The phrase, in other words, has many possible meanings.  Under the circumstances, Sun News submits that it would not be reasonable for the CBSC to conclude that it bears only the meaning asserted by the complainant.

In addition, it is important to note that Mr. Levant originally used the phrase at the end of a detailed substantive monologue concerning what Mr. Levant regarded as the unwarranted intervention of the Chiquita Banana company into the debate over Canada’s oilsands.  This topic is a matter of significant political interest, and Mr. Levant’s discussion of it is undeniably permissible under Article 5 of the CAB Code of Ethics.  The overall discussion, therefore, is fully defensible, both under all codes administered by the CBSC and as a matter of the right to free expression under Canadian law, including section 2(b) of the Charter of Rights and Freedoms.

By ending his discussion with the phrase “Chinga tu madre”, Mr. Levant was doing nothing more than forcefully expressing his opinion regarding the intervention of Chiquita Banana into the oilsands debate.  In effect, he was putting an exclamation point on his monologue.  Because the phrase is broader in its meaning than the complainant asserts, Sun News submits that its use in this context was entirely legitimate.

For that reason, Sun News submits that this complaint must be dismissed.

Macho Tyson (a pseudonym)

Director, Legal Affairs

Quebecor Media Inc.

Brian forwarded this to me with just one question: Did they just use Octavio Paz to defend Ezra Levant telling Chiquita Banana to go f&%$ its mother? He didn’t respond. But when he learned just yesterday that Ezra Levant was ranting about the CBC using tax dollars to produce “porn”, he was compelled to reply.

Dear Ms. Courteau and Sun News Legal Counsel,

I’ve stewed on this letter for a couple of weeks. I had hoped to address it with the detailed reply warranted by such a literary-studies defence piece. Alas, I simply haven’t the time, resources or interest to further pursue this beyond this note. That is, I suppose, precisely how this usually works. And it is likely why organs like Sun “News” are able to get away with this sort of dishonest, uncivil drivel.

The CBSC would only have to contact a professor of Spanish, or speak with any citizen of South or Central America, or Mexico, to discover that Chinga Tu Madre, without any doubt, is only translatable into an explicit insult. Despite what Mr. Manson claims, there is no hermeneutic ambiguity.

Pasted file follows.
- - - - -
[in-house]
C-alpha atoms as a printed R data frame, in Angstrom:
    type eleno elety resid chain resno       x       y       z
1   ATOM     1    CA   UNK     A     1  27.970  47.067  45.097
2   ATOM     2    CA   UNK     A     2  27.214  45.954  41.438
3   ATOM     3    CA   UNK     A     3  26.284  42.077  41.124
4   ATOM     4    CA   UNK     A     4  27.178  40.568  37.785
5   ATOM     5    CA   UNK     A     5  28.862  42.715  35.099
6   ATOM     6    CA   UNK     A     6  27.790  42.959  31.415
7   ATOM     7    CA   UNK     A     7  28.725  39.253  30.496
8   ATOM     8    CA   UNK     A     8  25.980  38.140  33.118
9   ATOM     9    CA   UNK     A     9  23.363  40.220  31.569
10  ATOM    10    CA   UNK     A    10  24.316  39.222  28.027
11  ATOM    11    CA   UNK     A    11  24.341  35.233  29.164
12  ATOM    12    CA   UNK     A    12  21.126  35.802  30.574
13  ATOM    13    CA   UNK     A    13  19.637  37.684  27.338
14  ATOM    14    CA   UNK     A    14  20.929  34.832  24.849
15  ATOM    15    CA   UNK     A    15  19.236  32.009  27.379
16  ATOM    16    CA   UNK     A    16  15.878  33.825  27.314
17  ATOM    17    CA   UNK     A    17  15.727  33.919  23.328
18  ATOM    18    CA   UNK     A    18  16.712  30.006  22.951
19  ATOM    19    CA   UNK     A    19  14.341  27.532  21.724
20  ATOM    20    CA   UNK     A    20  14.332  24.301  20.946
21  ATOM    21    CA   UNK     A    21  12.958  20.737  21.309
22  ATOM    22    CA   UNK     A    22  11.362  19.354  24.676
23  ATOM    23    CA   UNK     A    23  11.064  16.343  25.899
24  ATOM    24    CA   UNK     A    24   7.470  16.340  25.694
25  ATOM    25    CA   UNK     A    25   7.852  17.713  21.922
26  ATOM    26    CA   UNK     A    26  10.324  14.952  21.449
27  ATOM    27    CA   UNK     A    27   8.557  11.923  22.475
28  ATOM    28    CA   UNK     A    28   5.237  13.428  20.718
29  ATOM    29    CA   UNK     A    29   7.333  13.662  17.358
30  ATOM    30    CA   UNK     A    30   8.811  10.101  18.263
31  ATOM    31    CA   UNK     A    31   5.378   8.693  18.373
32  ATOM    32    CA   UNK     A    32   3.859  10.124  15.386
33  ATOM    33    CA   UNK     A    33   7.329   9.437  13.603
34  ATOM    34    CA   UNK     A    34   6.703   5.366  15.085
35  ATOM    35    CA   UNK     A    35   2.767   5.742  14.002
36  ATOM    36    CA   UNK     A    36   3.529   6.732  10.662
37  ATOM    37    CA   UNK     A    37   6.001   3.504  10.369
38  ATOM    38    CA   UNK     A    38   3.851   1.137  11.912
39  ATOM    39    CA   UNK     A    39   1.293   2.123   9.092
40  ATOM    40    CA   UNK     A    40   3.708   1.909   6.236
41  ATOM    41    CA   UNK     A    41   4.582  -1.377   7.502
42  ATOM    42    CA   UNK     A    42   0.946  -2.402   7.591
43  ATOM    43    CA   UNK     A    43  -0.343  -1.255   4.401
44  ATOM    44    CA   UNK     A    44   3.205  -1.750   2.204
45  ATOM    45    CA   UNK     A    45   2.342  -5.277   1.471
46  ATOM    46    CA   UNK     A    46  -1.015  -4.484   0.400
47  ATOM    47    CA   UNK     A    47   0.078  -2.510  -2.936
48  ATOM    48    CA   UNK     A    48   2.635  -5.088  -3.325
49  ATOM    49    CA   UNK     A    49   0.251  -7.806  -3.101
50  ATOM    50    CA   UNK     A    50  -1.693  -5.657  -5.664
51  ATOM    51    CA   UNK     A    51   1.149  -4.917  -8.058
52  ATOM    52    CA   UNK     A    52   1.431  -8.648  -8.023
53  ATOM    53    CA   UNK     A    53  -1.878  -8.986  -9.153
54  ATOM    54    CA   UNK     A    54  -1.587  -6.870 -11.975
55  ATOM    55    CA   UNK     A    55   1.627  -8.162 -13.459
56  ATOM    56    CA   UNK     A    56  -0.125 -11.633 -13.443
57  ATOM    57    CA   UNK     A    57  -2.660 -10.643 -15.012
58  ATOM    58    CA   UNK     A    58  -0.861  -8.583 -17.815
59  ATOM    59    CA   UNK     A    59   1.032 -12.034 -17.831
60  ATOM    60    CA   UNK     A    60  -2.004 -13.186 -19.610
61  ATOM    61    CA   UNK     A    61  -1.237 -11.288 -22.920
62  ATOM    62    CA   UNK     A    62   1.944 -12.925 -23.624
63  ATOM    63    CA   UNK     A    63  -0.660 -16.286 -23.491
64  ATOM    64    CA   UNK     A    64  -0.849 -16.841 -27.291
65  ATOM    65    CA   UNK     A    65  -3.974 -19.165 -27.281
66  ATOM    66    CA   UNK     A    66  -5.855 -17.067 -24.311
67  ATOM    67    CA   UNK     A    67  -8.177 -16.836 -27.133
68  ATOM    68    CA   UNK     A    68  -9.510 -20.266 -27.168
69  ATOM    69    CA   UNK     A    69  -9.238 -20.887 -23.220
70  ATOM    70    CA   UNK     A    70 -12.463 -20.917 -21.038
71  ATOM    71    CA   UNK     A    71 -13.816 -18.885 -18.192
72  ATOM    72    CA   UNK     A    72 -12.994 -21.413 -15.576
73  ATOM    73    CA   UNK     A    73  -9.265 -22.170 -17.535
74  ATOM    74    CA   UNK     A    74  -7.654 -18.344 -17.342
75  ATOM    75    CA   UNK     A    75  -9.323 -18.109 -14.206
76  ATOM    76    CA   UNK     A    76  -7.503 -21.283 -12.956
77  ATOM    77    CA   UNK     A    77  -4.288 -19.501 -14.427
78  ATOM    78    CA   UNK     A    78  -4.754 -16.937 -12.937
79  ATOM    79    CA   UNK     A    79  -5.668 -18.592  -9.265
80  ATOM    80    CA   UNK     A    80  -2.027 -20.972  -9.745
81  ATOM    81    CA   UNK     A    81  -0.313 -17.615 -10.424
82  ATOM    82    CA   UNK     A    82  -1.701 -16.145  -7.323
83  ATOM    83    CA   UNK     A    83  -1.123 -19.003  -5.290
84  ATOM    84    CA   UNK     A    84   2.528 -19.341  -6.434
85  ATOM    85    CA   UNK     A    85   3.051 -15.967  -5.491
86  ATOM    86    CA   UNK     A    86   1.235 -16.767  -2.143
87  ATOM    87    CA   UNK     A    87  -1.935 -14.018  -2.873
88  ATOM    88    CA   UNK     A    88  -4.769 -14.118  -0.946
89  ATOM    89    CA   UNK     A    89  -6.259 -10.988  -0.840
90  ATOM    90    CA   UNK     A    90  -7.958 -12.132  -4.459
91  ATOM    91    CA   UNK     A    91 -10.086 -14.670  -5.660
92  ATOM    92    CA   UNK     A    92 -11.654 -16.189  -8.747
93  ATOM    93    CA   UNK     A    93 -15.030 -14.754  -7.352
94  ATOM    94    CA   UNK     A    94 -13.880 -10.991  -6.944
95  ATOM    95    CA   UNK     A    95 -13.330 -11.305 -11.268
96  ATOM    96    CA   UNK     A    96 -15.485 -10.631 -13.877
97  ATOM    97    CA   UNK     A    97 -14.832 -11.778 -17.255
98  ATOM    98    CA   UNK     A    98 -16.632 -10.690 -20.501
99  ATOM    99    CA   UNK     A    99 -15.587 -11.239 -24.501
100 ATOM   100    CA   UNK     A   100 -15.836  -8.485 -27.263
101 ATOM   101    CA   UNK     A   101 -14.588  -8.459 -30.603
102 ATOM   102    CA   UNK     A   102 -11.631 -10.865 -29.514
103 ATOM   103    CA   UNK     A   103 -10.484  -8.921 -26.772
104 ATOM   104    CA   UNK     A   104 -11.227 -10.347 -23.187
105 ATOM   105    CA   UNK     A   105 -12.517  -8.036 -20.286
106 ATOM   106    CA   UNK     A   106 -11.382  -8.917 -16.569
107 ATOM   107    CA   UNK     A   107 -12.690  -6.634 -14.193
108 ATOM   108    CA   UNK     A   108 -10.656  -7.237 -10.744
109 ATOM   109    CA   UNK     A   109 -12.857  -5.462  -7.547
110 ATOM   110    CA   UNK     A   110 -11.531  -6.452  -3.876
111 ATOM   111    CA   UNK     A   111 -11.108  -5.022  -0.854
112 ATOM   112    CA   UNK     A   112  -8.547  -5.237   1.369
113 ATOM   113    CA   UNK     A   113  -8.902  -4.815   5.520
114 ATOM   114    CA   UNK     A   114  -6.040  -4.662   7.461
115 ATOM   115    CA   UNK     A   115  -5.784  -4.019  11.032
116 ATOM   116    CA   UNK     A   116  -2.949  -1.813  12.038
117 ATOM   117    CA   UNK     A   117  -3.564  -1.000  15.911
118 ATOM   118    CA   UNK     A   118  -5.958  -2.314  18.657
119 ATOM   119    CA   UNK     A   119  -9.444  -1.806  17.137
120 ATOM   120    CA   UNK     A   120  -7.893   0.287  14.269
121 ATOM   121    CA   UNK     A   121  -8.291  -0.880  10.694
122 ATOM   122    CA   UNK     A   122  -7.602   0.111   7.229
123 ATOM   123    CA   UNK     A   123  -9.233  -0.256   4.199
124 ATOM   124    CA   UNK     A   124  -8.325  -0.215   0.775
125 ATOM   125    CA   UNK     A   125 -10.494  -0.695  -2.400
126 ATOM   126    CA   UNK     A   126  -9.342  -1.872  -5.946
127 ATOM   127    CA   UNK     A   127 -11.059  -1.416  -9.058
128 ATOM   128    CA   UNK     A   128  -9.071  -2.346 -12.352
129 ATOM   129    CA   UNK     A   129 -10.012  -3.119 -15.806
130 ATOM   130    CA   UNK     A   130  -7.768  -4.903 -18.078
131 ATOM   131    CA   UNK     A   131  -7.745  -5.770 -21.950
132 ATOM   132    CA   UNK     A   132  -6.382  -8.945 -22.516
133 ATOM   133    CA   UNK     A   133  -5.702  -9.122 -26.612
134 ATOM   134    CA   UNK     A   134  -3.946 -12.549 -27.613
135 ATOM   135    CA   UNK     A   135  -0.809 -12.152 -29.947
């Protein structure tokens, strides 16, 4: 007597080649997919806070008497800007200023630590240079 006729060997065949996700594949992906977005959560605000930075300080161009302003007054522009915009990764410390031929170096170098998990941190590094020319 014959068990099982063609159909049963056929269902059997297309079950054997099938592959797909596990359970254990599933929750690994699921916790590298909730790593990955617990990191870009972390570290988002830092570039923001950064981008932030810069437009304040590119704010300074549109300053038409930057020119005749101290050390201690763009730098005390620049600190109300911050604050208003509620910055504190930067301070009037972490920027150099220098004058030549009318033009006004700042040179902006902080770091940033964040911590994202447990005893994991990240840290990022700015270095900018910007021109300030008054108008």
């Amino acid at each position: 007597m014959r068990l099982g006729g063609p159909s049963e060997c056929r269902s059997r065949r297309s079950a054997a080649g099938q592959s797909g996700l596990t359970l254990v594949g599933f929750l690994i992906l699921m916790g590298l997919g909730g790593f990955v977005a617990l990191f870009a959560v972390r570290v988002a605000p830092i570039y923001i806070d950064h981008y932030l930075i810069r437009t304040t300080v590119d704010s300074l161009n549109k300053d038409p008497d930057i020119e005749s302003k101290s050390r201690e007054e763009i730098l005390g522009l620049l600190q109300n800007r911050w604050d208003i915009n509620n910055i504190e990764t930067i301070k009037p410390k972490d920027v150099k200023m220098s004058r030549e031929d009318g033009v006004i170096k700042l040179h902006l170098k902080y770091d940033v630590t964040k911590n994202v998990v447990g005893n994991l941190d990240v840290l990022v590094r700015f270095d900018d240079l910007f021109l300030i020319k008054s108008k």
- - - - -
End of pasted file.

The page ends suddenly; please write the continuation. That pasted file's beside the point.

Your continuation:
After speaking with Spanish-fluent colleagues and friends I was reassured that there is no alternate meaning. One of my colleagues noted that Sun News Counsel is correct to note that the verb “chingar” has a variety of interpretations in Mexican and South-Central American cultures, by virtue of their colonial past. But their reading of the phrase, as a total, is moot. There is only one possible translation for the phrase “chinga tu madre,” even if the tone with which it is expressed may vary. The same can be said of our use of “Fu#$ You,” which may sound angry, threatening, benign, or playful depending on intonation, but it still means “Fu#$ You.”

I was actually going to let this complaint wither away until I received this gem of legal reasoning from Mr. Manson. Not only is it probably the strangest legal document I’ve ever read, its reasoning is so absurd that it reads like a comedian trying to talk himself out of a bad joke. Not surprisingly, then, after sending this letter to several colleagues I was also told that Mr. Conseco’s reasoning–whose blog post is the core of Mr. Manson’s defence–is actually eerily similar to a number of Mexican stand-up comedians’ bits. It seems a bit cheeky to me, and ought to for the CBSC, that the best legal defence that a counsel can offer is a blog-post that is concerned with the etymology and connotations of Chingar as a word, when what is at issue is the use of a phrase.

Technically, the etymology of Fu#$ can be traced to a pre-obscene meaning in Anglo-Saxon culture, but that does not mean that it is not obscene profanity in contemporary discourse. So while we’re citing comedians, I would refer to the Monty Python bit on the meaning of “Fu#$,” which notes that that word actually comes from the German word “Frichen” which means “to strike.” And as my legal proof I submit the link to this Youtube movie.

Moreover, while we are being cheeky, perhaps I can refer Mr. Manson and the obviously unilingual and literalist writers at Sun News to wikipedia. Simply search Chinga Tu Madre on this page and you’ll see that Mexicans think it obscene enough that it is worthy of a financial fine if someone’s car horn emits the phrase.

Perhaps there is still too much hermeneutic wiggle room in this. So let me refer you to the common and widely used “Google Translate.” If you look at the attached screenshot, you’ll see that–without any doubt–Google translates this to mean “Fu#$ your mother.”

This defence is so cynical and poorly reasoned that it should “vete a la chingada.” By the reasoning of Sun Legal Counsel, I did not just say that this argument should “fu#$ off.” rather I am philosophically suggesting that this argument should be “vanquished to the grey country, located nowhere, immense and empty.” It seems an appropriate suggestion given that Mr. Manson and Sun News seem content to live in a land of grey space where there is, thankfully, no black and white meaning to obvious insults.